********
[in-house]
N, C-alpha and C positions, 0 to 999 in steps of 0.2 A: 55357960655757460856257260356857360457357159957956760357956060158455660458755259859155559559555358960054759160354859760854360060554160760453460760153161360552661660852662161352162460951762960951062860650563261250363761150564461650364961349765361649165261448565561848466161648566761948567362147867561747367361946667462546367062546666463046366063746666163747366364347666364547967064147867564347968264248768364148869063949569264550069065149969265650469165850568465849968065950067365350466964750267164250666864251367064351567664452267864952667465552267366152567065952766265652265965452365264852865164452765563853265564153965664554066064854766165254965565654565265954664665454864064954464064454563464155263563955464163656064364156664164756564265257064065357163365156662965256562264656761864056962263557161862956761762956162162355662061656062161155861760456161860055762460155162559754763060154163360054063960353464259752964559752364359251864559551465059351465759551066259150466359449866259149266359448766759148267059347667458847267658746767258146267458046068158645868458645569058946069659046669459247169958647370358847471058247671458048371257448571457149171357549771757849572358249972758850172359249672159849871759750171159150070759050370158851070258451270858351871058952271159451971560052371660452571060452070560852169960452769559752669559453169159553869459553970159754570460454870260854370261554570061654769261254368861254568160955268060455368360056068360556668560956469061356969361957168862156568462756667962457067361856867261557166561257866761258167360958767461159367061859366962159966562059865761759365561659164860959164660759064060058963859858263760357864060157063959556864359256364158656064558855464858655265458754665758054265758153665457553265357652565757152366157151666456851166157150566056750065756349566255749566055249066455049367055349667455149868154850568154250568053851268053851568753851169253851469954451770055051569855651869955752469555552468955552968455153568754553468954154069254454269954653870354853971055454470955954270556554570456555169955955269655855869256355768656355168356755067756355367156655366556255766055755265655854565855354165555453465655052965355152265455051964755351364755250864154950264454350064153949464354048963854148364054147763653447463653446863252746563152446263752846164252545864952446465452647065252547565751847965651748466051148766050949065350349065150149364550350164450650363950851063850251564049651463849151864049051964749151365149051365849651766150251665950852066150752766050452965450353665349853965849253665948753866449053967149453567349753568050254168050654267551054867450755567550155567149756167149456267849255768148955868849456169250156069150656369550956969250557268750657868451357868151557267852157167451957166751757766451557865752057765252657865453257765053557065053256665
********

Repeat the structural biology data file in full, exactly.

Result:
[in-house]
N, C-alpha and C positions, 0 to 999 in steps of 0.2 A: 55357960655757460856257260356857360457357159957956760357956060158455660458755259859155559559555358960054759160354859760854360060554160760453460760153161360552661660852662161352162460951762960951062860650563261250363761150564461650364961349765361649165261448565561848466161648566761948567362147867561747367361946667462546367062546666463046366063746666163747366364347666364547967064147867564347968264248768364148869063949569264550069065149969265650469165850568465849968065950067365350466964750267164250666864251367064351567664452267864952667465552267366152567065952766265652265965452365264852865164452765563853265564153965664554066064854766165254965565654565265954664665454864064954464064454563464155263563955464163656064364156664164756564265257064065357163365156662965256562264656761864056962263557161862956761762956162162355662061656062161155861760456161860055762460155162559754763060154163360054063960353464259752964559752364359251864559551465059351465759551066259150466359449866259149266359448766759148267059347667458847267658746767258146267458046068158645868458645569058946069659046669459247169958647370358847471058247671458048371257448571457149171357549771757849572358249972758850172359249672159849871759750171159150070759050370158851070258451270858351871058952271159451971560052371660452571060452070560852169960452769559752669559453169159553869459553970159754570460454870260854370261554570061654769261254368861254568160955268060455368360056068360556668560956469061356969361957168862156568462756667962457067361856867261557166561257866761258167360958767461159367061859366962159966562059865761759365561659164860959164660759064060058963859858263760357864060157063959556864359256364158656064558855464858655265458754665758054265758153665457553265357652565757152366157151666456851166157150566056750065756349566255749566055249066455049367055349667455149868154850568154250568053851268053851568753851169253851469954451770055051569855651869955752469555552468955552968455153568754553468954154069254454269954653870354853971055454470955954270556554570456555169955955269655855869256355768656355168356755067756355367156655366556255766055755265655854565855354165555453465655052965355152265455051964755351364755250864154950264454350064153949464354048963854148364054147763653447463653446863252746563152446263752846164252545864952446465452647065252547565751847965651748466051148766050949065350349065150149364550350164450650363950851063850251564049651463849151864049051964749151365149051365849651766150251665950852066150752766050452965450353665349853965849253665948753866449053967149453567349753568050254168050654267551054867450755567550155567149756167149456267849255768148955868849456169250156069150656369550956969250557268750657868451357868151557267852157167451957166751757766451557865752057765252657865453257765053557065053256665